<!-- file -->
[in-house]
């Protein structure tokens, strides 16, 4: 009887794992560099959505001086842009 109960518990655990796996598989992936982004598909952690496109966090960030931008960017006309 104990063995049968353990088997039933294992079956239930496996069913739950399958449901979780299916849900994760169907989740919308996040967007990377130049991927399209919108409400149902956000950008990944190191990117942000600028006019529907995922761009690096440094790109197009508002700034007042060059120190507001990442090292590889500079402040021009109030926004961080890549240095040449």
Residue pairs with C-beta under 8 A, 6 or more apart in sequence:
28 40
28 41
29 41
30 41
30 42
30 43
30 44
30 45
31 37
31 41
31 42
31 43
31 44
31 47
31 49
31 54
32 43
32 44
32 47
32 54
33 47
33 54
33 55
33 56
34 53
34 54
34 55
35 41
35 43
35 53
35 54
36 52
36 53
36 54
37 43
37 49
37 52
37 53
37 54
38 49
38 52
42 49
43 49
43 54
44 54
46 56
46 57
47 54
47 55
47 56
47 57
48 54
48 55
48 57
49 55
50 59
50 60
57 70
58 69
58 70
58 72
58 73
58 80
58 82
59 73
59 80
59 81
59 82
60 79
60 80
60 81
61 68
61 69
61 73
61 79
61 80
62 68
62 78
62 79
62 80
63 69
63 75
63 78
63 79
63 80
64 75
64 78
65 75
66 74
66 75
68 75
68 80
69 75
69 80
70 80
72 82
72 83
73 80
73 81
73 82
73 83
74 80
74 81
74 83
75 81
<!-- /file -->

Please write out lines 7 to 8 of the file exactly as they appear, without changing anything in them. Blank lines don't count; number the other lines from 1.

30 41
30 42